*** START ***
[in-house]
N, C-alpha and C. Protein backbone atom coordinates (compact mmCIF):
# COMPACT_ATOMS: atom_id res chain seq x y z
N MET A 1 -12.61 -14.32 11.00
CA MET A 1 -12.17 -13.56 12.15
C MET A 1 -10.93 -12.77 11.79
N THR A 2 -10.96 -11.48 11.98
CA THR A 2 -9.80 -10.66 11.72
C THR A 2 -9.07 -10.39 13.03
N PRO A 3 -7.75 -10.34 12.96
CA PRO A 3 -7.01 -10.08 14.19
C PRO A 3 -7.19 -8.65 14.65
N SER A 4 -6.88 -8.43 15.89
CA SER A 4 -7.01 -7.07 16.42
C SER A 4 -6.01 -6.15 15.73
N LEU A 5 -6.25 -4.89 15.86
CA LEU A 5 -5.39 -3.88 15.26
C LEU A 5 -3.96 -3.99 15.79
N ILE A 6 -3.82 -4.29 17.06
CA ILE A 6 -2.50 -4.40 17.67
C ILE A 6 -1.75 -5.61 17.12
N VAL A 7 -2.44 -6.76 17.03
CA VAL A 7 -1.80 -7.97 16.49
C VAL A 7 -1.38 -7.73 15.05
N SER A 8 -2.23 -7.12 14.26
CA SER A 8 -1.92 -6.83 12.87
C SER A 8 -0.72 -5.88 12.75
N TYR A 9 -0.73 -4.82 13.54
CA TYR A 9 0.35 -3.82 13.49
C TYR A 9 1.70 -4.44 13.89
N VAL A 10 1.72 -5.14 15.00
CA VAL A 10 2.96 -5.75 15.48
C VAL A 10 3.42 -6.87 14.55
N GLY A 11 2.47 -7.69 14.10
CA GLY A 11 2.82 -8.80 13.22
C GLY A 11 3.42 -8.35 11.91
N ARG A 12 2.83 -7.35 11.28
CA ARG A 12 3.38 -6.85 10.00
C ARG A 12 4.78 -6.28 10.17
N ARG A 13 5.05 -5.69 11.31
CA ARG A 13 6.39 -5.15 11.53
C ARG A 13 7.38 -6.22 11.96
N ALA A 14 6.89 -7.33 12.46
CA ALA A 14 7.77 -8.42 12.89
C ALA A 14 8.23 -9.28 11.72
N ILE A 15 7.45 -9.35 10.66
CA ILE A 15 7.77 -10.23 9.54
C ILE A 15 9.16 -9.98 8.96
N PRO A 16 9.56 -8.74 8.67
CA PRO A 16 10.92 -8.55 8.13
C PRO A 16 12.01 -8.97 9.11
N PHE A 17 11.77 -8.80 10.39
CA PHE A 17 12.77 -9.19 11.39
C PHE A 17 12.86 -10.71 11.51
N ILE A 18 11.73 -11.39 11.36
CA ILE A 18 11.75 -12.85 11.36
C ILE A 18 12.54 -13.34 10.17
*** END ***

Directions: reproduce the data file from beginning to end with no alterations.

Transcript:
[in-house]
N, C-alpha and C. Protein backbone atom coordinates (compact mmCIF):
# COMPACT_ATOMS: atom_id res chain seq x y z
N MET A 1 -12.61 -14.32 11.00
CA MET A 1 -12.17 -13.56 12.15
C MET A 1 -10.93 -12.77 11.79
N THR A 2 -10.96 -11.48 11.98
CA THR A 2 -9.80 -10.66 11.72
C THR A 2 -9.07 -10.39 13.03
N PRO A 3 -7.75 -10.34 12.96
CA PRO A 3 -7.01 -10.08 14.19
C PRO A 3 -7.19 -8.65 14.65
N SER A 4 -6.88 -8.43 15.89
CA SER A 4 -7.01 -7.07 16.42
C SER A 4 -6.01 -6.15 15.73
N LEU A 5 -6.25 -4.89 15.86
CA LEU A 5 -5.39 -3.88 15.26
C LEU A 5 -3.96 -3.99 15.79
N ILE A 6 -3.82 -4.29 17.06
CA ILE A 6 -2.50 -4.40 17.67
C ILE A 6 -1.75 -5.61 17.12
N VAL A 7 -2.44 -6.76 17.03
CA VAL A 7 -1.80 -7.97 16.49
C VAL A 7 -1.38 -7.73 15.05
N SER A 8 -2.23 -7.12 14.26
CA SER A 8 -1.92 -6.83 12.87
C SER A 8 -0.72 -5.88 12.75
N TYR A 9 -0.73 -4.82 13.54
CA TYR A 9 0.35 -3.82 13.49
C TYR A 9 1.70 -4.44 13.89
N VAL A 10 1.72 -5.14 15.00
CA VAL A 10 2.96 -5.75 15.48
C VAL A 10 3.42 -6.87 14.55
N GLY A 11 2.47 -7.69 14.10
CA GLY A 11 2.82 -8.80 13.22
C GLY A 11 3.42 -8.35 11.91
N ARG A 12 2.83 -7.35 11.28
CA ARG A 12 3.38 -6.85 10.00
C ARG A 12 4.78 -6.28 10.17
N ARG A 13 5.05 -5.69 11.31
CA ARG A 13 6.39 -5.15 11.53
C ARG A 13 7.38 -6.22 11.96
N ALA A 14 6.89 -7.33 12.46
CA ALA A 14 7.77 -8.42 12.89
C ALA A 14 8.23 -9.28 11.72
N ILE A 15 7.45 -9.35 10.66
CA ILE A 15 7.77 -10.23 9.54
C ILE A 15 9.16 -9.98 8.96
N PRO A 16 9.56 -8.74 8.67
CA PRO A 16 10.92 -8.55 8.13
C PRO A 16 12.01 -8.97 9.11
N PHE A 17 11.77 -8.80 10.39
CA PHE A 17 12.77 -9.19 11.39
C PHE A 17 12.86 -10.71 11.51
N ILE A 18 11.73 -11.39 11.36
CA ILE A 18 11.75 -12.85 11.36
C ILE A 18 12.54 -13.34 10.17